Your Questions About Investing Tips For Beginners

Jenny asks…

What are the BEST shoes for advanced beginner rock climbing?

I have climbed in my past, like at summer camp and birthday parties, but this summer I really began climbing more. I go to a indoor climbing gym a couple times a week, and want to join a team, so I want to invest in a good pair of shoes and a harness.
I’m 15 and have fairly narrow feet, so what are some good brands? Are laced up better than velcro? What other gear should I consider buying? Any other tips would be awesome!
Thanks in advance!

John answers:

The best shoes to get are shoes that fit your feet along with the type of climbing you plan on doing. Different brands and models will fit different people. La Sportiva are known to be more narrow while 5.10 are wider. Since you are still a “beginner” I would stear away from the overly agressive shoes with a down turned toe. You dont need them yet and they wont help you develop good climbing technique on less steep routes you will be climbing at your current skill level. I would suggest an entry level shoe. Make sure you try them on and get a feel for them. Also, make sure you have an experienced climber help you with your choice. They will be able to help you choose the size based on the construction of the shoe. Some shoes will stretch as much as a 1/2 size over a very short time, while others wont stretch much at all. So you will want to keep that in mind as you are trying them on. Laced shoes offer the ability to “customize” the fit but adjusting the laces at the toes, half way up, and at the top while slippers provide an easy on/off. Velcro is the best of both words. You cant get them on as quickly as slippers. And you cant customize the fit as well as laced. Keep this in mind while you are making your purchase.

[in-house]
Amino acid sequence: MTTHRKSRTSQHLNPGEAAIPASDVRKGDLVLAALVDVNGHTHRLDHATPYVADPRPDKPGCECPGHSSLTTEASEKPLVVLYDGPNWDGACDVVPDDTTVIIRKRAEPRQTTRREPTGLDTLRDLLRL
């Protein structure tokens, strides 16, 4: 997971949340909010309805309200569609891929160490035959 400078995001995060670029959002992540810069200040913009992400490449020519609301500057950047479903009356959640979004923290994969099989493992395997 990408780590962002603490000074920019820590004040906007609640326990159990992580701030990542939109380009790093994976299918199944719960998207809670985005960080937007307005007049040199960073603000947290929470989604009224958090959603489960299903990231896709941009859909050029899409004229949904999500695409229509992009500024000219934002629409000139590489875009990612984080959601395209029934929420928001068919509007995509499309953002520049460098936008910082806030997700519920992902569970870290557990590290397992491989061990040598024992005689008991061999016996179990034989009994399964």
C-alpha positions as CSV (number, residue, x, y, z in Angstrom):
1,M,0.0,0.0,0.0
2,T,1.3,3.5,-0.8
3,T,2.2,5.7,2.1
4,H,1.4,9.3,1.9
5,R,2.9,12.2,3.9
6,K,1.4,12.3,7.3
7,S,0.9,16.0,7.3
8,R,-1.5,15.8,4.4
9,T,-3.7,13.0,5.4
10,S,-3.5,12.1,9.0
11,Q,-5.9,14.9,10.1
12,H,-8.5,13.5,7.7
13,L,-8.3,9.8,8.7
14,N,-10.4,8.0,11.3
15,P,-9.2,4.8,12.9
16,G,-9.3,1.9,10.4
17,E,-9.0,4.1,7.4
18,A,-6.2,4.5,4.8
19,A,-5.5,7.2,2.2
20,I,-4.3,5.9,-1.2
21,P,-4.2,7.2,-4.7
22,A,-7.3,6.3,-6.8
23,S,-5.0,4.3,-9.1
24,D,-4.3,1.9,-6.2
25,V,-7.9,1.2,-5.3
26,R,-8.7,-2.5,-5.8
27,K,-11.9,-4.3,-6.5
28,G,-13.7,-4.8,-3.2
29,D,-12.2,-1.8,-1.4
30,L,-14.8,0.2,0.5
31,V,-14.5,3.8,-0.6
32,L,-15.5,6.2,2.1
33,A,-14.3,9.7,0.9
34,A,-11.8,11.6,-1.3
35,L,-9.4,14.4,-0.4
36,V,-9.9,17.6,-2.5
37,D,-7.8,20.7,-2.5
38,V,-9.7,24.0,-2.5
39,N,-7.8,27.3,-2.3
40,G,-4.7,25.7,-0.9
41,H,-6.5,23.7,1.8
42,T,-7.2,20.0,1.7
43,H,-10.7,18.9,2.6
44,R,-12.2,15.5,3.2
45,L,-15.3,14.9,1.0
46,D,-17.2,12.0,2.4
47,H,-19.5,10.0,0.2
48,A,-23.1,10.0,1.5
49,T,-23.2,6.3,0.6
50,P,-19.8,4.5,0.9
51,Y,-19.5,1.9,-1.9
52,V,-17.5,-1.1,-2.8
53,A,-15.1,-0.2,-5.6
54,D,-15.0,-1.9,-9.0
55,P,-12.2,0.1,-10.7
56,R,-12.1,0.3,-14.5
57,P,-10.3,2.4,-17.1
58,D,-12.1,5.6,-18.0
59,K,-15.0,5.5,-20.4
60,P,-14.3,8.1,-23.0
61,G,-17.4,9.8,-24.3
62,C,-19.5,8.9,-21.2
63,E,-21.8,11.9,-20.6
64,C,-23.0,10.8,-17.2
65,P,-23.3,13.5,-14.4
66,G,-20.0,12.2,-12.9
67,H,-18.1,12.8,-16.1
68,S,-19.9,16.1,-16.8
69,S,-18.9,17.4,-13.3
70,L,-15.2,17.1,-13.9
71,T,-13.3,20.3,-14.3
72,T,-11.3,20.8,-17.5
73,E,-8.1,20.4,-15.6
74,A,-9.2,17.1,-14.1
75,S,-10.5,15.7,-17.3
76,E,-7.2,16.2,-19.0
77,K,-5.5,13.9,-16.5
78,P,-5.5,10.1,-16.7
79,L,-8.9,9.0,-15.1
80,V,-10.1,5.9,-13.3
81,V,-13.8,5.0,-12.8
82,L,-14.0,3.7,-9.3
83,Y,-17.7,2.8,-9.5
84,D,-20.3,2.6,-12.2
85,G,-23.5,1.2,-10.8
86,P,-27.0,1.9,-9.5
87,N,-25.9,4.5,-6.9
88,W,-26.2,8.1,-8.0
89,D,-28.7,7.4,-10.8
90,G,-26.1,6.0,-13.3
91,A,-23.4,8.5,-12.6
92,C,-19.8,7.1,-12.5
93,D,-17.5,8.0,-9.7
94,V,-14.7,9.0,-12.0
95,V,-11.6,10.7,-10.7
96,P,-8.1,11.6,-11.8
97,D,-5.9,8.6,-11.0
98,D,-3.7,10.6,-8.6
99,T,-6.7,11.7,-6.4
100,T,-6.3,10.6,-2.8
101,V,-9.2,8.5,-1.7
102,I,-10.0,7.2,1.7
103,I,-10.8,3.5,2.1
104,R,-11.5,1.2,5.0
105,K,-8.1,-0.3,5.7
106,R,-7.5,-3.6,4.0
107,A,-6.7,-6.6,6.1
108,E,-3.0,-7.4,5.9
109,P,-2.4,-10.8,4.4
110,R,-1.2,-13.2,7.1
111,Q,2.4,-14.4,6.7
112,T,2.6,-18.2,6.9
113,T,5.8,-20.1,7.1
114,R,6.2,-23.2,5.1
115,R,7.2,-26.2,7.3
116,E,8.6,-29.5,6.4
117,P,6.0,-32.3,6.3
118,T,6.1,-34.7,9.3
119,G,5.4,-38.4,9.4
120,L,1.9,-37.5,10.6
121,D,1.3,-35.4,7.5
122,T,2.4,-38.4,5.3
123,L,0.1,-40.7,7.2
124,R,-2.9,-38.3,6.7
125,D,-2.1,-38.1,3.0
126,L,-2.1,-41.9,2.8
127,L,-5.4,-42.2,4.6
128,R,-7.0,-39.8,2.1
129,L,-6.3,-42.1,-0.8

Other gear:
To save yourself money over time, get yourself a harness (again, fit is everything so try them on and actually hang from a rope in them before deciding), chalk/chalkbag, and if your local gym charges you to rent belay devices, invest in an ATC & large locking carabiner. That is all you really need to get started climbing indoors.
In the end, proper fit is priority 1!
-Good luck

Laura asks…

looking for someone with experiance with stocks?

alright im trying to do some research on investing on stocks and i need some tips that would be use full for a beginner

John answers:

Open a share dealing account with a broker most high street banks have this option or you can open one online, you have the option of advisory or execution only. Advisory is more expensive as you pay the broker for their opinion. Execution only is cheaper and you make the decision whether to buy or not after doing research.

Sources of research include BBC,CNN,Bloomberg, Investors chronicle and numerous other websites including company websites that you intend to invest in.

I would suggest using a fantasy portfolio first to learn the ropes then invest with hard cash.

Good luck its not as easy as it seems

Betty asks…

Interested in learning about buying stocks, but clueless.?

I’m wanting to learn how to ease my way in to buying stocks. I know that there’s a lot to learn. I’m wanting to find inexpensive ways to invest. I am disabled and live on a fixed income, so I have to start out small (very small) and work my way up.

I know that a lot of people recommend certain books, but I can’t do that. I’m visually impaired, and even have a hard time reading large print books. Are there any sites with easy to understand instructions/guidelines/tips, etc for beginners?